HIA report's proposals must be implemented
The publication of the final report of the Historical Institutional Abuse (HIA) inquiry marks the conclusion of the daunting task faced by Sir Anthony Hart and his panel, who had to examine abuse at children's residential institutions over 73 years since the foundation of Northern Ireland.
The inquiry was ordered by a previous Stormont Executive, and it is of concern that Sir Anthony's recommendations cannot be fully realised until political stability is restored and our devolved institutions are fully-functioning.
It is vital that those who will be elected to the Assembly on March 2 commit themselves to urgent consideration of these matters.
Many of the testimonies heard during dozens of public hearings at the inquiry were harrowing. The suffering of victims demands three main responses:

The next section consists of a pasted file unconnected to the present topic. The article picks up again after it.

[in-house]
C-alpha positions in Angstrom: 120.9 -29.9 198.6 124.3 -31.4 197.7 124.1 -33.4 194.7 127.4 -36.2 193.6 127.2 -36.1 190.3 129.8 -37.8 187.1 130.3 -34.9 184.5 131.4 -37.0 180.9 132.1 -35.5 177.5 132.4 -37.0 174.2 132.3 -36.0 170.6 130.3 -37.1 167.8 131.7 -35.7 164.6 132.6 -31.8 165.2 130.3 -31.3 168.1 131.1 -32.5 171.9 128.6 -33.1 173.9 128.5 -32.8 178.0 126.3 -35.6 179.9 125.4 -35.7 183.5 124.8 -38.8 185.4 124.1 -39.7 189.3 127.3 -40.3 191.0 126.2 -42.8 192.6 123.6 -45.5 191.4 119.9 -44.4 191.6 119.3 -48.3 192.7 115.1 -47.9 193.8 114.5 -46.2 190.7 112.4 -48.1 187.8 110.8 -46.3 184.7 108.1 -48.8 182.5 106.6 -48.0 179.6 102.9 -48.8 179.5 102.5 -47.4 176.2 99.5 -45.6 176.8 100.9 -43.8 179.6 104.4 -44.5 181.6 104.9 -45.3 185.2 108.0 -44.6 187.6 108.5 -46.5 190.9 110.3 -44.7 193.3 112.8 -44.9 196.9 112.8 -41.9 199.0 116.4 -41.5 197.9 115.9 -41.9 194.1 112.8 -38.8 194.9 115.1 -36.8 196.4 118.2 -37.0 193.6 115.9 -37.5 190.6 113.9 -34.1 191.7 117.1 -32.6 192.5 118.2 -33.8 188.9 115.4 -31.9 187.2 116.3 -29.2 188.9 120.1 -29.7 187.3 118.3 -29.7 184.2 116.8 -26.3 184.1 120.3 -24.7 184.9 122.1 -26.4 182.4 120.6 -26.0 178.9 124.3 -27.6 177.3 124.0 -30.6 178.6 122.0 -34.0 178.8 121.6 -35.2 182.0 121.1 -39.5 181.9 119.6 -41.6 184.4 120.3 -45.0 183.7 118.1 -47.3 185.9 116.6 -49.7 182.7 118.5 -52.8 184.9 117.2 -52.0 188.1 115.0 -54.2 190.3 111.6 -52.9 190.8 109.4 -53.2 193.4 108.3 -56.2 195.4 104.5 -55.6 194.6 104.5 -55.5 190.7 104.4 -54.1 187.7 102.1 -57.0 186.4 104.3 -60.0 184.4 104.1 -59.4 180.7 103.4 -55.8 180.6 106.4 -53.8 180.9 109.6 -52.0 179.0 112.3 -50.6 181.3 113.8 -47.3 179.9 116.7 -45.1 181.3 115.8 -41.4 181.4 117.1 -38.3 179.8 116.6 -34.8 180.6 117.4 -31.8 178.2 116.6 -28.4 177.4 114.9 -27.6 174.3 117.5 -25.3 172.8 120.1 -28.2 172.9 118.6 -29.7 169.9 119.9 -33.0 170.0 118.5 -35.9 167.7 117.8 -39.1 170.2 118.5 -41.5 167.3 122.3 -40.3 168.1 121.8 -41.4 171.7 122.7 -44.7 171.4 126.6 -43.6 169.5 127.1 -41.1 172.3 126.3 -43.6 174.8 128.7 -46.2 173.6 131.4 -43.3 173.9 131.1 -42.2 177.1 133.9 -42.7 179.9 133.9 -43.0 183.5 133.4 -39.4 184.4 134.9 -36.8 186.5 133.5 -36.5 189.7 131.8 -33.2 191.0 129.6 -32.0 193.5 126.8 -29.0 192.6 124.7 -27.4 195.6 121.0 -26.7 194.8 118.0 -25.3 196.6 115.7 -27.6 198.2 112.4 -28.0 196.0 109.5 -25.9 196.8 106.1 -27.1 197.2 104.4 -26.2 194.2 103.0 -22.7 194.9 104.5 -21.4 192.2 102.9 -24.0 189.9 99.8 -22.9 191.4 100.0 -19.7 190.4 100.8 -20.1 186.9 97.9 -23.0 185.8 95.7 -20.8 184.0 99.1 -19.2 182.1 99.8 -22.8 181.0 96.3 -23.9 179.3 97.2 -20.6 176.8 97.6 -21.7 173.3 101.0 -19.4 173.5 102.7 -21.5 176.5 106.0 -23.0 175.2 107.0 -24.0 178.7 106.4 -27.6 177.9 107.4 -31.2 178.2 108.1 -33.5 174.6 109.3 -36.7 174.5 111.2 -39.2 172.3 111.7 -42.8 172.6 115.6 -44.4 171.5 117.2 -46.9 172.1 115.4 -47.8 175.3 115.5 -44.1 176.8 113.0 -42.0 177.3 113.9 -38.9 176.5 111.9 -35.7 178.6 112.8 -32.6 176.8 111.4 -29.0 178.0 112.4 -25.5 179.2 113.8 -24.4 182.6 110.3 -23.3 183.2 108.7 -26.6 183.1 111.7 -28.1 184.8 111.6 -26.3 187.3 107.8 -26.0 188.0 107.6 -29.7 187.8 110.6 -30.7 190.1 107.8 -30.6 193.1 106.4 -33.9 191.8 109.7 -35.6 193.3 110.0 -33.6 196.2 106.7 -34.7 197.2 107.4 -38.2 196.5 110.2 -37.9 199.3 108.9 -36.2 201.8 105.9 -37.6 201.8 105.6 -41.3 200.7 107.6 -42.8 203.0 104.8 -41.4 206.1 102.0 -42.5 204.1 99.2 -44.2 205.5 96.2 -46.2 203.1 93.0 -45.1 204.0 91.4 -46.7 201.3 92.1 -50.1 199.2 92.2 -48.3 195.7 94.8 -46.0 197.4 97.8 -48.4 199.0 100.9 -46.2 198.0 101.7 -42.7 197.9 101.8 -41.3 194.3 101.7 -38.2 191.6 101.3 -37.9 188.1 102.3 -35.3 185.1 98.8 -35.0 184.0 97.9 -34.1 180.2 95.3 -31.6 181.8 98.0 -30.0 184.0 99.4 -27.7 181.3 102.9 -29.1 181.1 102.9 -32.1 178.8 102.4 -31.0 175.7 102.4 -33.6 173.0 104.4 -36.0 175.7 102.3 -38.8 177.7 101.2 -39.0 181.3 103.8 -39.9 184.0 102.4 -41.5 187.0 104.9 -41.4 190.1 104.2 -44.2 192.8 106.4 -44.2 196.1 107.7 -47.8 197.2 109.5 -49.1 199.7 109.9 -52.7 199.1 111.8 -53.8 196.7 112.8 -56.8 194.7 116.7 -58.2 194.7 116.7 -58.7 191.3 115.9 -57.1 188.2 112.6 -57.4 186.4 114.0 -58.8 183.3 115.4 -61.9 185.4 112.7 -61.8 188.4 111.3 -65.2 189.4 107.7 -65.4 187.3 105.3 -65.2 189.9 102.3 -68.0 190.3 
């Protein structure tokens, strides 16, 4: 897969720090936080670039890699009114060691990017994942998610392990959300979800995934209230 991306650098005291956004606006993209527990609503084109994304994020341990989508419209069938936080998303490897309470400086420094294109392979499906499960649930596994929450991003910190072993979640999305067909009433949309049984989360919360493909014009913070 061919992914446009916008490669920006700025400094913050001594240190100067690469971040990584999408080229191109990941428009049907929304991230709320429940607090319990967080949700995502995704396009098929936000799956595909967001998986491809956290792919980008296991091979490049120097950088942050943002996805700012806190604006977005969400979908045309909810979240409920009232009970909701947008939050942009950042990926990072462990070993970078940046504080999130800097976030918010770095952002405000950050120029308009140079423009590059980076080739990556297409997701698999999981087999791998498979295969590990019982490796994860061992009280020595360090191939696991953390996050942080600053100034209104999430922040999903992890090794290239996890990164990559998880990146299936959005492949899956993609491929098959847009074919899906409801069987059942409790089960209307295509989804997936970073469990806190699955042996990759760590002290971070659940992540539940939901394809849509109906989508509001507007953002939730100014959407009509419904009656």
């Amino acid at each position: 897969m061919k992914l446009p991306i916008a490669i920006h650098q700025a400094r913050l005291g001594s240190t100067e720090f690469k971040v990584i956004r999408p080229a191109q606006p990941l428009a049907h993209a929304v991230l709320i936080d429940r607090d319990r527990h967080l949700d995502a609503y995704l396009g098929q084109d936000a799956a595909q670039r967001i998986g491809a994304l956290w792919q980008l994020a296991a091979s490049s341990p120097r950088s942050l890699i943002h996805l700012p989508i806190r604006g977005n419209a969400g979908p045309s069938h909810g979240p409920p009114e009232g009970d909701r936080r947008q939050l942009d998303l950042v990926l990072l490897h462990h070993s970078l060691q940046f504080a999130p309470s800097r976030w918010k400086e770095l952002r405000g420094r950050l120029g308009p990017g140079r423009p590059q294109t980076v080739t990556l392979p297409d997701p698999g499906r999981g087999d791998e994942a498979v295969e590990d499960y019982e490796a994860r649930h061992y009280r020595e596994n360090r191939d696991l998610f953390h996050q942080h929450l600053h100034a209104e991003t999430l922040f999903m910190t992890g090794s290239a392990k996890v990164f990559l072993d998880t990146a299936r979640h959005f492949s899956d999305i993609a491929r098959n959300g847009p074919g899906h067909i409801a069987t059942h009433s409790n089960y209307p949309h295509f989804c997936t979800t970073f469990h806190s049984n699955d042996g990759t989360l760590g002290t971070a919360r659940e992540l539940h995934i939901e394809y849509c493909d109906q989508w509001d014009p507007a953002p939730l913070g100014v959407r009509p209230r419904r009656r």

l It is especially important those who suffered in care receive the recognition and ongoing support needed. The inquiry's call for a new Commissioner for Survivors of Institutional Childhood Abuse and the panel's recommendations for redress are to be welcomed.
l The lessons of the past must inform social care policy in the present, and the light shone on a hidden problem by the inquiry must also illuminate our future approach to children who rely on residential care.
l Institutions must now be held to account for the prolonged and systematic failings against the children in their care.
It is a guiding principle of the NSPCC that "every childhood is worth fighting for". That extends to those who are now adults, but who suffered as children.
The HIA inquiry has highlighted once again the vital importance of helping children to speak out and to take action on abuse.
The inquiry's report and recommendations are a solid platform on which positive and proactive improvements can be made to the provision of residential care of children, informed by the clear injustices of the past which the panel exposed. It is vital that and momentum is not lost and this work begins as soon as politics allows.
The NSPCC in Northern Ireland will continue to campaign for children - and adults who suffered as children - especially if no one is listening to them.
Head of NSPCC Northern Ireland